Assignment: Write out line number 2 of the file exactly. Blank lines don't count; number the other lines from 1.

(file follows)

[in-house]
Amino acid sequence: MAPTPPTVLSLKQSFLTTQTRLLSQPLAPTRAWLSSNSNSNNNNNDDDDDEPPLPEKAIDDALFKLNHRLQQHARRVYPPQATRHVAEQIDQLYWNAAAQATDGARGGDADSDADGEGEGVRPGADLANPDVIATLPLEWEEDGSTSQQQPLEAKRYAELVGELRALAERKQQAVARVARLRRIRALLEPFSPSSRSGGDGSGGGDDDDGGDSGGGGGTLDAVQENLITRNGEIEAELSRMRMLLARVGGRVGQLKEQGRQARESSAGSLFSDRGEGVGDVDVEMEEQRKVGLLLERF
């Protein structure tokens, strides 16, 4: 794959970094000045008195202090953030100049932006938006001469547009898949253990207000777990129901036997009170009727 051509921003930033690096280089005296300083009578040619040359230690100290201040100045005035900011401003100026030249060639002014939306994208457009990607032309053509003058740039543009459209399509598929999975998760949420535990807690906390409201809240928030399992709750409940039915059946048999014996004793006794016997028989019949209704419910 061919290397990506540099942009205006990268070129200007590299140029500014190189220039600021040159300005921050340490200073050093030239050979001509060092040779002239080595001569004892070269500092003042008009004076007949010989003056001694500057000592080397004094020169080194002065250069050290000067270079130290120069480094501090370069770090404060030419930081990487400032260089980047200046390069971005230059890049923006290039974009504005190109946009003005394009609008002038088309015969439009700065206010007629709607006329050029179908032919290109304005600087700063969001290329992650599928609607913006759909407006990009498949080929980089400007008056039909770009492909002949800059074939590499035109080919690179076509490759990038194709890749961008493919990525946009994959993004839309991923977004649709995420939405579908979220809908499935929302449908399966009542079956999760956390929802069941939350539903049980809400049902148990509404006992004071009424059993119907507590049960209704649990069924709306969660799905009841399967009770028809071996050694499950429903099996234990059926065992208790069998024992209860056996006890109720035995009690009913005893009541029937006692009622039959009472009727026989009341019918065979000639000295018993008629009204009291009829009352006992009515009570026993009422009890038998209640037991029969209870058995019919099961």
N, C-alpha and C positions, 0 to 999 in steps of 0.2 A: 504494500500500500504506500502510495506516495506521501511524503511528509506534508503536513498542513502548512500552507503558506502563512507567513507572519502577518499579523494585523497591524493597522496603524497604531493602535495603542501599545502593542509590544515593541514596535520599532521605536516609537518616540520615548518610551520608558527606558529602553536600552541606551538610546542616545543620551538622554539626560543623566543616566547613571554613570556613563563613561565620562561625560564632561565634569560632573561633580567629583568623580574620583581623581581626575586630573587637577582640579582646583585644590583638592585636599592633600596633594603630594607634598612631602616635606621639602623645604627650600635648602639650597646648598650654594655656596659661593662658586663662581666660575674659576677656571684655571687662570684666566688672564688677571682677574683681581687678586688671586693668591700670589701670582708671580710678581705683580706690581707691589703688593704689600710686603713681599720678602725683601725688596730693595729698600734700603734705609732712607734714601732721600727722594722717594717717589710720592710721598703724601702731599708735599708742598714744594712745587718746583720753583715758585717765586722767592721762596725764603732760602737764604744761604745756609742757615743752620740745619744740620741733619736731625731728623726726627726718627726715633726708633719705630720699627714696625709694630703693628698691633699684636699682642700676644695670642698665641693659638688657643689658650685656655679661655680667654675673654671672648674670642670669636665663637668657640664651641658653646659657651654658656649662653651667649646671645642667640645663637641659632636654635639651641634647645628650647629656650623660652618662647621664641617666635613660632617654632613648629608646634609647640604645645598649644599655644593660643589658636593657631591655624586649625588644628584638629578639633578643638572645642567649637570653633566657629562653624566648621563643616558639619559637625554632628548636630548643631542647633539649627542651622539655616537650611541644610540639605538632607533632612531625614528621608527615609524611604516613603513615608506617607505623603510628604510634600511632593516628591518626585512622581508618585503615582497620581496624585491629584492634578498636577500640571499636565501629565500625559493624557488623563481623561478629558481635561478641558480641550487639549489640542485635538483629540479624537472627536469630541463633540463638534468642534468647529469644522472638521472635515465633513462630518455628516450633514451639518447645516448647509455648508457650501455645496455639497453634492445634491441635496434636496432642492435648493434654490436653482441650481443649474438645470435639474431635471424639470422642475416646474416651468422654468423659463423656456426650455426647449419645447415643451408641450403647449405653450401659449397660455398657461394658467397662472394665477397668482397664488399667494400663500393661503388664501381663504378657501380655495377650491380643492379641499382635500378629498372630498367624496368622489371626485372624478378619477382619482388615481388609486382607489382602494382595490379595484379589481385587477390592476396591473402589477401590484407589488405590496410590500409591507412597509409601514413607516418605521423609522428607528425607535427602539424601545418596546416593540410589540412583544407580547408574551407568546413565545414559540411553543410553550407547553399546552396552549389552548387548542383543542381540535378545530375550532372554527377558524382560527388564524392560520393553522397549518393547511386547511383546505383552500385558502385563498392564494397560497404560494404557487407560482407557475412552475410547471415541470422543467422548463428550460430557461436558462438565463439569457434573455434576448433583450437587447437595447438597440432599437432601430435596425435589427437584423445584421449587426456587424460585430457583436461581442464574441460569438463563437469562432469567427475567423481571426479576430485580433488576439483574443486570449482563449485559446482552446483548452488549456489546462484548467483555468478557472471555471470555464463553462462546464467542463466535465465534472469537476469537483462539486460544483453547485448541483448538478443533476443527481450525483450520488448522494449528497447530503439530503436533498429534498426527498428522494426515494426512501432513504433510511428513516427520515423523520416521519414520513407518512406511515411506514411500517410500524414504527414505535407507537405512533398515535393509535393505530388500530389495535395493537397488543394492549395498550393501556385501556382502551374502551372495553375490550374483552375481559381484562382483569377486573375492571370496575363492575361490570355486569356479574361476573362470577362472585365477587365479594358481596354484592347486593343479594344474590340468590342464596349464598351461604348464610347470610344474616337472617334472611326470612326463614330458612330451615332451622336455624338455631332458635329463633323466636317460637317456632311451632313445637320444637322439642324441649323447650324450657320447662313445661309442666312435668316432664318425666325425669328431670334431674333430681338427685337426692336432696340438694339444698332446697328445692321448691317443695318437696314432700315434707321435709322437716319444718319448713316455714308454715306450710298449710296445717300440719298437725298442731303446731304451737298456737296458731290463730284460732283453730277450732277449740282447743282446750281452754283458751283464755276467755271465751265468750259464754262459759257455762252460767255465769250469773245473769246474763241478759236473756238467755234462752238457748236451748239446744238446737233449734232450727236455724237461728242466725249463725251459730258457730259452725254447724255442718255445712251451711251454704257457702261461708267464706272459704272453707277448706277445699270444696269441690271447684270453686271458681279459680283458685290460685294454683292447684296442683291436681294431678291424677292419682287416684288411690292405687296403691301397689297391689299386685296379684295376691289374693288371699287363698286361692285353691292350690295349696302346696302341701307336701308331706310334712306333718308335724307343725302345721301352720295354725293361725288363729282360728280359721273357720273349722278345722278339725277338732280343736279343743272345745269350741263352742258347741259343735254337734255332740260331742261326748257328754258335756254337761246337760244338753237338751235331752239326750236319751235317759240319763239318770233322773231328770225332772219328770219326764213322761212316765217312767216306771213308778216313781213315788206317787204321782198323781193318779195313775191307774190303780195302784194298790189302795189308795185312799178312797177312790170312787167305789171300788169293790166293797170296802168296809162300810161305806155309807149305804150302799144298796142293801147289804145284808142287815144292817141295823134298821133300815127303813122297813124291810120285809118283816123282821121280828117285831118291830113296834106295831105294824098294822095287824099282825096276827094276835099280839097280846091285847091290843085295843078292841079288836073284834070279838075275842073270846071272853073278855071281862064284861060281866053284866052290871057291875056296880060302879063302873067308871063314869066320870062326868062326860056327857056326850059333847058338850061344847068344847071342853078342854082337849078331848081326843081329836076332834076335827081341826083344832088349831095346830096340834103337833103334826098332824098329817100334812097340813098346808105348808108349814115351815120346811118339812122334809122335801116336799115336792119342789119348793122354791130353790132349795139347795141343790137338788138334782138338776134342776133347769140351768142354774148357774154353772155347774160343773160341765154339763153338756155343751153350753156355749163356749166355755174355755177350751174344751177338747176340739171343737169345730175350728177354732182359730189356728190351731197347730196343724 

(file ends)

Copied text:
Amino acid sequence: MAPTPPTVLSLKQSFLTTQTRLLSQPLAPTRAWLSSNSNSNNNNNDDDDDEPPLPEKAIDDALFKLNHRLQQHARRVYPPQATRHVAEQIDQLYWNAAAQATDGARGGDADSDADGEGEGVRPGADLANPDVIATLPLEWEEDGSTSQQQPLEAKRYAELVGELRALAERKQQAVARVARLRRIRALLEPFSPSSRSGGDGSGGGDDDDGGDSGGGGGTLDAVQENLITRNGEIEAELSRMRMLLARVGGRVGQLKEQGRQARESSAGSLFSDRGEGVGDVDVEMEEQRKVGLLLERF